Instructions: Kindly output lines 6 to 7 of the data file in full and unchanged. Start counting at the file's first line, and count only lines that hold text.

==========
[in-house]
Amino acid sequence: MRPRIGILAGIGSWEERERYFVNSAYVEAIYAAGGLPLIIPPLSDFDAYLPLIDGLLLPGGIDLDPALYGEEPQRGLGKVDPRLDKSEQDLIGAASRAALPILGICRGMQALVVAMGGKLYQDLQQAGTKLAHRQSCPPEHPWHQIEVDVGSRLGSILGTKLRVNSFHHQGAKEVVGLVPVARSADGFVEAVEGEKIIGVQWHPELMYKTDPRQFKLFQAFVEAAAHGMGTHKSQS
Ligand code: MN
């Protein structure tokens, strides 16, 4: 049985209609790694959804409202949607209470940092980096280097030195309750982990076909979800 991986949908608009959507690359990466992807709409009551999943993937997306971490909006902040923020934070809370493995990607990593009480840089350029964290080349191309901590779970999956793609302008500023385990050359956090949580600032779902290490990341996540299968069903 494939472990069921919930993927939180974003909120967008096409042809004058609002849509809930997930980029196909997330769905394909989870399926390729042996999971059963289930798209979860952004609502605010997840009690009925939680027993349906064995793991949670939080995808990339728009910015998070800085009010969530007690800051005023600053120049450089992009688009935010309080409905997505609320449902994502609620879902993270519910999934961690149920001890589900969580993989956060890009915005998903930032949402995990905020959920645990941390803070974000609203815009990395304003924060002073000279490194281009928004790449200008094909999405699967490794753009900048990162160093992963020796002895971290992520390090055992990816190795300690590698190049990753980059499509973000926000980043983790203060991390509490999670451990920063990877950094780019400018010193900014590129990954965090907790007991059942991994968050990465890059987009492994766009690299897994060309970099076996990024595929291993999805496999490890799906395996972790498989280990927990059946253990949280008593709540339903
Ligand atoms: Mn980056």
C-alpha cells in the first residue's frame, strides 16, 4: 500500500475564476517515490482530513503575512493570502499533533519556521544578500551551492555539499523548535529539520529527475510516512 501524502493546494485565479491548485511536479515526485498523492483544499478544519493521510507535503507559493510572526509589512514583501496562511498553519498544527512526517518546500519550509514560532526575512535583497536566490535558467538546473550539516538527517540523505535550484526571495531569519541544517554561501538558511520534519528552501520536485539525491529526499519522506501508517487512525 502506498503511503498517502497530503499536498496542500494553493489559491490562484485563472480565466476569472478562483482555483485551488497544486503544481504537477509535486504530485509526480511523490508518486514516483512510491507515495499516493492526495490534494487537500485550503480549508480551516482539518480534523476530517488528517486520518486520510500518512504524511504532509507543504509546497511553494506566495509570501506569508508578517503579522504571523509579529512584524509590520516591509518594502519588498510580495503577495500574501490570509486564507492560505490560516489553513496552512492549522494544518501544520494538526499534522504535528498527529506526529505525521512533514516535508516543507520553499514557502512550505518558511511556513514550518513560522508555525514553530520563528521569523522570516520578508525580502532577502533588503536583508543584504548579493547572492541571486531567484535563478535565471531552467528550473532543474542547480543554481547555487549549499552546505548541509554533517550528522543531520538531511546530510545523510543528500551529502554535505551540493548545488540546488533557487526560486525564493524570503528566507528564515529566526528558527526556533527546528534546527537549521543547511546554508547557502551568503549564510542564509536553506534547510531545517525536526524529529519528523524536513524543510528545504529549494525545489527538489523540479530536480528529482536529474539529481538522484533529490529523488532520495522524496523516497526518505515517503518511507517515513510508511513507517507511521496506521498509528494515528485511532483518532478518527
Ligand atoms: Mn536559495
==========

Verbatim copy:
C-alpha cells in the first residue's frame, strides 16, 4: 500500500475564476517515490482530513503575512493570502499533533519556521544578500551551492555539499523548535529539520529527475510516512 501524502493546494485565479491548485511536479515526485498523492483544499478544519493521510507535503507559493510572526509589512514583501496562511498553519498544527512526517518546500519550509514560532526575512535583497536566490535558467538546473550539516538527517540523505535550484526571495531569519541544517554561501538558511520534519528552501520536485539525491529526499519522506501508517487512525 502506498503511503498517502497530503499536498496542500494553493489559491490562484485563472480565466476569472478562483482555483485551488497544486503544481504537477509535486504530485509526480511523490508518486514516483512510491507515495499516493492526495490534494487537500485550503480549508480551516482539518480534523476530517488528517486520518486520510500518512504524511504532509507543504509546497511553494506566495509570501506569508508578517503579522504571523509579529512584524509590520516591509518594502519588498510580495503577495500574501490570509486564507492560505490560516489553513496552512492549522494544518501544520494538526499534522504535528498527529506526529505525521512533514516535508516543507520553499514557502512550505518558511511556513514550518513560522508555525514553530520563528521569523522570516520578508525580502532577502533588503536583508543584504548579493547572492541571486531567484535563478535565471531552467528550473532543474542547480543554481547555487549549499552546505548541509554533517550528522543531520538531511546530510545523510543528500551529502554535505551540493548545488540546488533557487526560486525564493524570503528566507528564515529566526528558527526556533527546528534546527537549521543547511546554508547557502551568503549564510542564509536553506534547510531545517525536526524529529519528523524536513524543510528545504529549494525545489527538489523540479530536480528529482536529474539529481538522484533529490529523488532520495522524496523516497526518505515517503518511507517515513510508511513507517507511521496506521498509528494515528485511532483518532478518527
Ligand atoms: Mn536559495